The social marketing of nutrition interventions administered by peers online has the potential to have a strong impact on the eating behavior of students, as well as their knowledge and attitudes, especially because teenagers tend to be more sensitive to the opinions and current behavioral trends of their peers. As Llauradó et al. (2015) state, peer-led interventions are more effective when implemented in school-based environments; within educational settings, they may lead to more positive outcomes than adult-led programs. However, in order to ensure greater efficiency, significant attention should be paid to the training of youth leaders, as they must be provided with sufficient information and support to overcome organizational and instructional challenges.
Plan for Health Advocacy Campaign
The research evidence suggests that the following prevention strategies show promise: school-based skill training, the development of obesity risk awareness in children, family and community education, the encouragement of physical activity within the community, the provision of access to healthy food, and the restriction of fast food availability (Schneider et al., 2013). However, these measures are usually localized. As the findings of the literature review demonstrate, current prevention programs and policies are primarily clinically focused or community-focused—meaning that they usually do not imply population-based approaches to intervention.
However, in order to ensure sustainable changes at both the public and individual level, childhood obesity interventions must address the largest possible audience and ideally target the entire nation. Thus, when developing the policy, there should be a focus on both the qualitative and quantitative aspects of prevention efforts. The policy should involve as many stakeholders, individuals, and communities as possible. Moreover, it should address causal and, at the same time, modifiable risk factors: environment, diet, physical activity, family, psychological determinants, and fast food consumption.
A comprehensive strategy for childhood obesity prevention will target both welfare promotion and risk reduction. Consistent with previous research data, the specific objectives of this national public policy should include community education, the promotion of a healthy diet and physical activity, the improvement of social support networks, and youth and family education. However, along with these target areas, it could be useful to address the psychological factors linked to obesity as well. Obesity negatively impacts individuals’ social and emotional well-being, as well as their overall quality of life.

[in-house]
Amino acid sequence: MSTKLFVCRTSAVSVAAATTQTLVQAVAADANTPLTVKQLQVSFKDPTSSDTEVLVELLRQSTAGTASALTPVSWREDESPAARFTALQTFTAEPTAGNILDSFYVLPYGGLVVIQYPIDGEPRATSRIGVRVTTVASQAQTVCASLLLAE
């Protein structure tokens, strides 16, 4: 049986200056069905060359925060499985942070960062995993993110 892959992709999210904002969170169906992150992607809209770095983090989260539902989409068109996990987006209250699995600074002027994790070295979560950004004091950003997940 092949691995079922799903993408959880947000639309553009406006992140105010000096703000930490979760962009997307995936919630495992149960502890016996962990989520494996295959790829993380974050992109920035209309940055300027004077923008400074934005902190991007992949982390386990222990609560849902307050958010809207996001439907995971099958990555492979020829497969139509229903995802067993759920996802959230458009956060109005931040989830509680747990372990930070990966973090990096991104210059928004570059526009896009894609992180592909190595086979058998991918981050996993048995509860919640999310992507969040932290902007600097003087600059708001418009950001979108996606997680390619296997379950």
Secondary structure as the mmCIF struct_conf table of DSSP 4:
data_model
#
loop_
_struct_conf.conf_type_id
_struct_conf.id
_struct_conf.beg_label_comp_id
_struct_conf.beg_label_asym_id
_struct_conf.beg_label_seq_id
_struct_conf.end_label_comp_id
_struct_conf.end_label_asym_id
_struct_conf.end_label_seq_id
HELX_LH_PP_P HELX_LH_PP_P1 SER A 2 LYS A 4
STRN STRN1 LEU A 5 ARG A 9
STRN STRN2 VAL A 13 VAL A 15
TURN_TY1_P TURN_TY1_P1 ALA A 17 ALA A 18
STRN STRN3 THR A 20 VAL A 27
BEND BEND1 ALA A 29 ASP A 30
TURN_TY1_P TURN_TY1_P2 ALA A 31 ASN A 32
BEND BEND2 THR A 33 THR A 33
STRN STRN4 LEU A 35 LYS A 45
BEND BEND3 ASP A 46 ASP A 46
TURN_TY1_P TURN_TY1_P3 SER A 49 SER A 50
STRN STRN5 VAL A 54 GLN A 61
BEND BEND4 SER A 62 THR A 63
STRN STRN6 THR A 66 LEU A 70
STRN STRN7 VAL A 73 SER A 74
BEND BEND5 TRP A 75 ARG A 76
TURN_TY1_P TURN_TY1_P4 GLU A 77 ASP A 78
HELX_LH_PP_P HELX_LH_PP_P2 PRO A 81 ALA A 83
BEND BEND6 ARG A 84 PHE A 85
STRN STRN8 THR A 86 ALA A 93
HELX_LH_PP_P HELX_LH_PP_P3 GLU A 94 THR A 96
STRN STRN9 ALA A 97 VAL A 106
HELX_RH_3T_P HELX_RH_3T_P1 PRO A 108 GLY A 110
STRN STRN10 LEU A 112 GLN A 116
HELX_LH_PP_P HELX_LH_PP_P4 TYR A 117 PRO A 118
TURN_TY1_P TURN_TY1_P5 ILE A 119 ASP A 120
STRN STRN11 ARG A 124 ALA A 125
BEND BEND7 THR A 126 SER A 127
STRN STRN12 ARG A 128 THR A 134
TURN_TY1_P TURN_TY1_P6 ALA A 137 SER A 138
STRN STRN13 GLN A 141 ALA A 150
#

Sahoo et al. (2015) state that adverse psycho-emotional conditions such as depression and anxiety “may be both a cause and a consequence of obesity” (p. 190). It is possible to assume that the psychological determinants of childhood obesity are interconnected with other social and cultural factors as well. Thus, the proposed advocacy campaign should strive to target all given areas of concern. For instance, it could be possible to address the issues associated with socialization and evaluate their links to obesity in children. Overall, it is important to keep in mind that if preventive measures are implemented independently of each other, their positive effects may be reduced; therefore, it is necessary to develop an integrated approach to fighting childhood obesity by targeting many areas of concern simultaneously.
Frerichs, L., Sjolie, S., Curtis, M., Peterson, M., & Huang, T. T. (2015). Process and outcomes from a youth-led campaign to address healthy eating in an urban high school. Journal of Primary Prevention, 36(6), 433-438. Web.
Schneider, C., Donohue, S., Crawford, P., Swanson, P., Spezzano, T., Martin, A.,… Nicholson, Y. (2013). Communitywide strategies key to preventing childhood obesity. California Agriculture, 67(1), 13-20. Web.
Sahoo, K., Sahoo, B., Choudhury, A. K., Sofi, N. Y., Kumar, R., & Bhadoria, A. S. (2015). Childhood obesity: Causes and consequences. Journal of Family Medicine and Primary Care, 4(2), 187–192. Web.
Llauradó, E., Aceves-Martins, M., Tarro, L., Papell-Garcia, I., Puiggròs, F., Arola, L., … Giralt, M. (2015). A youth-led social marketing intervention to encourage healthy lifestyles, the EYTO (European Youth Tackling Obesity) project: A cluster randomised controlled trial in Catalonia, Spain. BMC Public Health, 15, 607. Web.